Going into the course I felt I had a decent knowledge of the basics of cannabis and nuances of strain characteristics. We definitely covered some topics I was familiar with, but it was nice to get a refresher. At the end of the course I had certainly learned some new techniques for evaluating cannabis, and had a lot of fun in the process.

I can certainly recommend the course to both amateurs as well as more experienced users, as this is useful knowledge that will make your cannabis experience even better. I believe all the students walked away having gained something. I look forward to taking the Level 2 Interpening course in the near future.

Click here to register for an Interpening Course


Interview with Max Montrose, Co-Founder of the Trichome Institute:

Max Montrose
Max Montrose
Max Montrose
Max Montrose

PotGuide: It sounds like the development of the Interpening course was a natural progression for what you were already doing.

Max Montrose: There are so many people from so many cultures who are now being exposed to the legal cannabis market who have not even heard there are different types of cannabis plants out there. And so, not only for the public but the number of dispensaries who send people through our course, it really helps to equip budtenders with a vocabulary and the knowledge of how to explain the finer aspects of cannabis to their customers. It teaches the public more about cannabis which increases their enjoyment.

PG: Why should people take your course?

MM: People should take the course because once you have a foundational understanding of how Interpening works, you can become very self-sufficient within all the unique cannabis experiences you can have…we can teach you how to pick out for yourself what type of herb would be best for that activity based upon its particular qualities and is that herb your purchasing of the quality you are looking for…unfortunately there is still a lot of crap weed out there and there’s some really fantastic stuff out there, so it empowers people to know is it well cured, well flushed, was it grown properly and how’s it going to affect me? It takes the mystery out of cannabis.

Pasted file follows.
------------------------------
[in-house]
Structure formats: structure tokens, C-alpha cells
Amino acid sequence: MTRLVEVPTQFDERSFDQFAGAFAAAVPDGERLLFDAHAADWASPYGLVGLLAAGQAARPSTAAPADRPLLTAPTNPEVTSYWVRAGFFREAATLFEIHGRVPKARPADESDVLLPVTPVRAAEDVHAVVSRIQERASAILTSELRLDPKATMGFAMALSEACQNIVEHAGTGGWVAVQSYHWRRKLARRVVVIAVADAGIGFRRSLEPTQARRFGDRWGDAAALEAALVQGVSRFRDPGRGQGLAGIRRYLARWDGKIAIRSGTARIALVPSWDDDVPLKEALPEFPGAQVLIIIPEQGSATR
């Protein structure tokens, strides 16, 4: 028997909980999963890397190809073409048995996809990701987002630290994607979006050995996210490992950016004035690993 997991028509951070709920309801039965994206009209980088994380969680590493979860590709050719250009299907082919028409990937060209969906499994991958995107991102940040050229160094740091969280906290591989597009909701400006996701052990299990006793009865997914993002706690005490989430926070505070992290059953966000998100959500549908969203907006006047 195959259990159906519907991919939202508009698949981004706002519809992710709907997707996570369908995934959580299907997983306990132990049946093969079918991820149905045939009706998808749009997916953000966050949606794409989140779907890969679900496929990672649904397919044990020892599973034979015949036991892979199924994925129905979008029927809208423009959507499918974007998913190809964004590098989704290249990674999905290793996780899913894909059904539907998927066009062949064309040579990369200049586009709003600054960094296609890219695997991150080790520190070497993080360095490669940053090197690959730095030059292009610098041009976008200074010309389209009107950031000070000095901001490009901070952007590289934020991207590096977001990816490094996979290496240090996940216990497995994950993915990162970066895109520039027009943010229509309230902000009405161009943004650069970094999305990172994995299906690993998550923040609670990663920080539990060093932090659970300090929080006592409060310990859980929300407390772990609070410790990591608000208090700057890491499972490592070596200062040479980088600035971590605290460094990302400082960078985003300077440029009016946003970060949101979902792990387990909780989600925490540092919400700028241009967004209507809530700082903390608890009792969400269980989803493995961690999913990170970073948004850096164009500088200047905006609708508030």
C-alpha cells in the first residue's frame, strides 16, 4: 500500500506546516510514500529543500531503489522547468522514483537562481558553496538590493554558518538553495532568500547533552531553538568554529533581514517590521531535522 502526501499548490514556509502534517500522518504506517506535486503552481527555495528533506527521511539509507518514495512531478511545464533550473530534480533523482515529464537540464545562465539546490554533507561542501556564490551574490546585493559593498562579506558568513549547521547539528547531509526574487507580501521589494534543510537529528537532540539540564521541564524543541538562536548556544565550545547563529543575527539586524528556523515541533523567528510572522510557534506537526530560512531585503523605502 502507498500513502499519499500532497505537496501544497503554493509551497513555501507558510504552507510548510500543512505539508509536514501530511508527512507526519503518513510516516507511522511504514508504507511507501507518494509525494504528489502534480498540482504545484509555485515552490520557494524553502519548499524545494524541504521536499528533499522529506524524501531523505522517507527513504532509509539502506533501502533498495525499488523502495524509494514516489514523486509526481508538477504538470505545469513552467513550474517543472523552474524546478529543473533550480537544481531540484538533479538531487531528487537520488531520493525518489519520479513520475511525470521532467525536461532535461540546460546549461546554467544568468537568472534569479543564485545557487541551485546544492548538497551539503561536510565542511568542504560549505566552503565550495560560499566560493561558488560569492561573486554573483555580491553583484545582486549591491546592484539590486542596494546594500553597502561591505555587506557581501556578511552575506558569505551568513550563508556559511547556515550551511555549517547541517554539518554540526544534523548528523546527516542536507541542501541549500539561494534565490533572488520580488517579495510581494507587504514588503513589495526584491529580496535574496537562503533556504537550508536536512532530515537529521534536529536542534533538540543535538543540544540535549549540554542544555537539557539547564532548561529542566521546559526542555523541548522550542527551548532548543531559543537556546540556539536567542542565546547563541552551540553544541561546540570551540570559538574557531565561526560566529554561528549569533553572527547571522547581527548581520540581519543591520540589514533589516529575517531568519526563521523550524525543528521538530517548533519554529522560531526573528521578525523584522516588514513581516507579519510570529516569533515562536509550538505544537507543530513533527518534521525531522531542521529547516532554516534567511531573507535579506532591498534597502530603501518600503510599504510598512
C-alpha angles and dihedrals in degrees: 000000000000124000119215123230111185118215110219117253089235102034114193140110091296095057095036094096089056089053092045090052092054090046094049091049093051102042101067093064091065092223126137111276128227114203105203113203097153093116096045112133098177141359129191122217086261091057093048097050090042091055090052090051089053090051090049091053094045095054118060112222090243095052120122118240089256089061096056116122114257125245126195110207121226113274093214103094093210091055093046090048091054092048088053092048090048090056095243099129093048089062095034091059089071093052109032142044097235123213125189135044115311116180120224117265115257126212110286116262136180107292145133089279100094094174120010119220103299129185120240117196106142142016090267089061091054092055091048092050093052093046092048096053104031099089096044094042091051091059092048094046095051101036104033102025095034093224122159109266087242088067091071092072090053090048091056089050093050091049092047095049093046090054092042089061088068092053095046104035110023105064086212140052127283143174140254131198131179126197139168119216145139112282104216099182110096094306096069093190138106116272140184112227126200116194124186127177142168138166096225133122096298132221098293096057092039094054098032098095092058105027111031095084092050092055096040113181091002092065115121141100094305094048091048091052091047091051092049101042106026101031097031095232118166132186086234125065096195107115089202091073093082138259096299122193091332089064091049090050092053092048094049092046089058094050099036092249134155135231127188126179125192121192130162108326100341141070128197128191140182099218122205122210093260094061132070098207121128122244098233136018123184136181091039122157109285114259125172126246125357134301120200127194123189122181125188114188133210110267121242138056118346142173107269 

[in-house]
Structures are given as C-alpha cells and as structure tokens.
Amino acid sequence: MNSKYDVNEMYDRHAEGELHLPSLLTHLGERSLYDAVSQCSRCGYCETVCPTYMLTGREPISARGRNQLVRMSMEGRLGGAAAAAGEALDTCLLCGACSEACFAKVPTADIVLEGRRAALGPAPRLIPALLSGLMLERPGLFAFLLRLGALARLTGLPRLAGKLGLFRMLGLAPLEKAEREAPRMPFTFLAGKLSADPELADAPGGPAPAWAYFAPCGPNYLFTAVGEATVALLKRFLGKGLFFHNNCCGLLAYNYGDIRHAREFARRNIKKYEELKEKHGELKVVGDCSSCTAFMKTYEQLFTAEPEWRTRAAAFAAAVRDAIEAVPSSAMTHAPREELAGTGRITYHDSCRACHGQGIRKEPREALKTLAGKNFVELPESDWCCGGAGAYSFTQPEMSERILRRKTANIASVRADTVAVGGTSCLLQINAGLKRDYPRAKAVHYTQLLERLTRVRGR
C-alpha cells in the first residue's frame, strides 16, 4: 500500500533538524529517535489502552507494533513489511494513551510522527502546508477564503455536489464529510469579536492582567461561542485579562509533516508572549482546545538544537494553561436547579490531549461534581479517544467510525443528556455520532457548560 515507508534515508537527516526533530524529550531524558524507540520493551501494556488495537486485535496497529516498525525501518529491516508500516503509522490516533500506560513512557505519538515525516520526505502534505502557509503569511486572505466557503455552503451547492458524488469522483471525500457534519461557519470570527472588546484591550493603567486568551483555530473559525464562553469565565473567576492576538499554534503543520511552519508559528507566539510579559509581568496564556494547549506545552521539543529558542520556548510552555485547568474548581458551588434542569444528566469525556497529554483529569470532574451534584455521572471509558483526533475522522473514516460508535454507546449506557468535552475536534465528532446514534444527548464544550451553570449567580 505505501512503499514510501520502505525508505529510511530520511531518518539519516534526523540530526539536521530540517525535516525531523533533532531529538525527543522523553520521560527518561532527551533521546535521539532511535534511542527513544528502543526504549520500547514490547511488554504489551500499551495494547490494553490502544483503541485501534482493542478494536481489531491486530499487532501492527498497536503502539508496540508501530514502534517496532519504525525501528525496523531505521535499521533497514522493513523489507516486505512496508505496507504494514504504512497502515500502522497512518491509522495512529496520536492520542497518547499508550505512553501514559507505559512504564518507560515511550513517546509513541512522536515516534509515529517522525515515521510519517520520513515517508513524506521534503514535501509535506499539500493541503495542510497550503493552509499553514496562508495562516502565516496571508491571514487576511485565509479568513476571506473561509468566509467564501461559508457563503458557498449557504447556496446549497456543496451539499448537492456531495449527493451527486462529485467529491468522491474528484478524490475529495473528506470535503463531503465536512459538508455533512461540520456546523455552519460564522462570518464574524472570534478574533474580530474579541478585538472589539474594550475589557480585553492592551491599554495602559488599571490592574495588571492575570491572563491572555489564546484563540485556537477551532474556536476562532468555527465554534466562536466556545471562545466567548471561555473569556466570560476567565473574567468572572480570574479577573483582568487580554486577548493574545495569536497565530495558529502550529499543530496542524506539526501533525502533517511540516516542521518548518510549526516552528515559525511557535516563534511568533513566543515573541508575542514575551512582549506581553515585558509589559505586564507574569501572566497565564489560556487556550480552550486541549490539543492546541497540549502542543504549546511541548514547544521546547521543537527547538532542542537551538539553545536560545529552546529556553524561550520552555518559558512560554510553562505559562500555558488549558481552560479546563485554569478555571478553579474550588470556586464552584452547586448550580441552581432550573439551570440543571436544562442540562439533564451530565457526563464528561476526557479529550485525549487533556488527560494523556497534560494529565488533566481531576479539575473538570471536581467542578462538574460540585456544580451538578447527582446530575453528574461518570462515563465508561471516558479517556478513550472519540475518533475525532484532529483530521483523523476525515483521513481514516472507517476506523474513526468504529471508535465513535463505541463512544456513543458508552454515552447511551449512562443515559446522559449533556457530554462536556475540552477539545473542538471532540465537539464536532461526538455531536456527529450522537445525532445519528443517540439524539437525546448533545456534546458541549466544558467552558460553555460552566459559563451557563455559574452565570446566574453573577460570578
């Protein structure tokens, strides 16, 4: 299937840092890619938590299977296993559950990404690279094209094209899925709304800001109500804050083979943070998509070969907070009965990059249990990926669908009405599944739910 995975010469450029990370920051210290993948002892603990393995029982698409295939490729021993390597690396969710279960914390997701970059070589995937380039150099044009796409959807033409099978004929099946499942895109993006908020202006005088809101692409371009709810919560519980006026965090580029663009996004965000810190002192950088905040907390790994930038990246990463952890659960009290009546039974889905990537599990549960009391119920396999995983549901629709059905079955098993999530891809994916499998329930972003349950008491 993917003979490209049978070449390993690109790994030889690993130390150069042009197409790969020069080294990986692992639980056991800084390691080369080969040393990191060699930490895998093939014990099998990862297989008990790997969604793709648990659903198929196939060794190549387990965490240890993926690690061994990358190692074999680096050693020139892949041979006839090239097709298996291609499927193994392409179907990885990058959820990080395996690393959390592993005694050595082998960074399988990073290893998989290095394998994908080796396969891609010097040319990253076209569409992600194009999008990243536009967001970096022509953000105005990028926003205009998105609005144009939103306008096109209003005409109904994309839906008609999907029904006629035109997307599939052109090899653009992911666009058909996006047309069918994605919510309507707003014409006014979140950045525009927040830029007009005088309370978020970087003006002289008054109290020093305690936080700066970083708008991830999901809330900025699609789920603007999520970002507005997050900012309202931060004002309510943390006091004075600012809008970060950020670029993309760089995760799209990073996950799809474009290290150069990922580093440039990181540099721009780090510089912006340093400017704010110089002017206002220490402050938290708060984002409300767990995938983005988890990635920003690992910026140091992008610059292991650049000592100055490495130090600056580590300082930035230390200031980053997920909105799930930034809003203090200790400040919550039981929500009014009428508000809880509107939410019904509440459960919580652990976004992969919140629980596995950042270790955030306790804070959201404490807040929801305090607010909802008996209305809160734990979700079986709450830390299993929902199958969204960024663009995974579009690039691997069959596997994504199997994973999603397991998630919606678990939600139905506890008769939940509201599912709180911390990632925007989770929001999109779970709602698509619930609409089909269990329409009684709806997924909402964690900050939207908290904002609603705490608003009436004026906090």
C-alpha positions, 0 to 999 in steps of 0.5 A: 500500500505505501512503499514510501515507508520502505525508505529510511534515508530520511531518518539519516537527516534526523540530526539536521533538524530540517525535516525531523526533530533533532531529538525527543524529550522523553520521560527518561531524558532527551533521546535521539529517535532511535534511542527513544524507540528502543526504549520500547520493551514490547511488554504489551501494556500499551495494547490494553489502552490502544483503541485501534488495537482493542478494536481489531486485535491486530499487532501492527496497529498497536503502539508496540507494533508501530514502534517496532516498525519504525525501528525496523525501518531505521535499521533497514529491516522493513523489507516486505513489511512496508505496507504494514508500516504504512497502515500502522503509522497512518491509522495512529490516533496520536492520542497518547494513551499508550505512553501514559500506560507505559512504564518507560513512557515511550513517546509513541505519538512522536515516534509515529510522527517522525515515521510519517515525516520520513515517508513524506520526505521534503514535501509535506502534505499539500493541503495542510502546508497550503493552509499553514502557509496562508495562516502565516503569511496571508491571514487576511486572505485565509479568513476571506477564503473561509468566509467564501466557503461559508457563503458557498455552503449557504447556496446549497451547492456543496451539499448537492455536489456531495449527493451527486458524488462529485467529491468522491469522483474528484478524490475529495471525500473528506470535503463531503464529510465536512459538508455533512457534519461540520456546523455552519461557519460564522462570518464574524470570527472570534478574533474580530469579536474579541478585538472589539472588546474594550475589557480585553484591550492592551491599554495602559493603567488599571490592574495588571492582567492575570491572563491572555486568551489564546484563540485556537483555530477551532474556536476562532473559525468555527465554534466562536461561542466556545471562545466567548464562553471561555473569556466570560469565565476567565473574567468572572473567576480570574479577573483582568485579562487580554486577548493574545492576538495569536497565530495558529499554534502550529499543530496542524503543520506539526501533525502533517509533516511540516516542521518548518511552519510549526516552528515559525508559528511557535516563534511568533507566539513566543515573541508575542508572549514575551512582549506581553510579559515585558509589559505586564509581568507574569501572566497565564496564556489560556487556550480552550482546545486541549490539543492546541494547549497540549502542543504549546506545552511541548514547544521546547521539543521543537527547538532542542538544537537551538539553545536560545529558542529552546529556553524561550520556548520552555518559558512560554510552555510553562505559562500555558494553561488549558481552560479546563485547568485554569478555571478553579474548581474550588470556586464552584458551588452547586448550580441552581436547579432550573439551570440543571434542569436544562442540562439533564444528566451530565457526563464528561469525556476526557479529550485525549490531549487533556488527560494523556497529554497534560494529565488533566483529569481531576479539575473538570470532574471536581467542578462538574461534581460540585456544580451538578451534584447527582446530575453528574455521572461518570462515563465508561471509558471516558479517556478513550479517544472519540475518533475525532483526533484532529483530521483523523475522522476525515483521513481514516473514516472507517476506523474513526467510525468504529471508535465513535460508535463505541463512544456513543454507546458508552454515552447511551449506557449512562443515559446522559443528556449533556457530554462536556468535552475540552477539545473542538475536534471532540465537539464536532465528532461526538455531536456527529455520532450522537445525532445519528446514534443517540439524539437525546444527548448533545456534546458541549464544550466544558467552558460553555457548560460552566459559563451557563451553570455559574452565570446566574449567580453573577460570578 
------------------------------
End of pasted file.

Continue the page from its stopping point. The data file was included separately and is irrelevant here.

PG: That seems very useful, as we know the quality and knowledge of budtenders varies widely.

MM: I’ve seen a strong handful of budtenders that have blown me away with how much they know and how good they are at what they do, they’re very experienced. But I’m more blown away at how many budtenders do not understand cannabis whatsoever. If you ask them “scientifically speaking, what’s the difference between Indica and Sativa?”, the majority of them can’t even tell you that. So that’s why education is really important to dispensaries because the strain name dilemma does exist. So it really helps people pick out and recommend cannabis to people for a specific purpose and reason.

PG: What’s on the horizon for the Trichome institute?

Our online education courses for budtenders, responsible vendors, Interpening and then do ‘train the trainer’ programs across the country, so that other cannabis schools who want to use our textbooks, student workbooks and slideshow presentations and tools can share this information wherever you are in this country or the world. We are a legitimate cannabis education company that reviews and certifies, and professionally organizes information into curriculum, and want this information available to prevent cannabis misinformation. We are a wholesaler of cannabis knowledge. We’ll be sending out weekly informational videos to the inboxes of those who sign up online. We are sharing information with the world and training people.

PG: Thanks so much for your time, Max!

Click here to register for an Interpening Course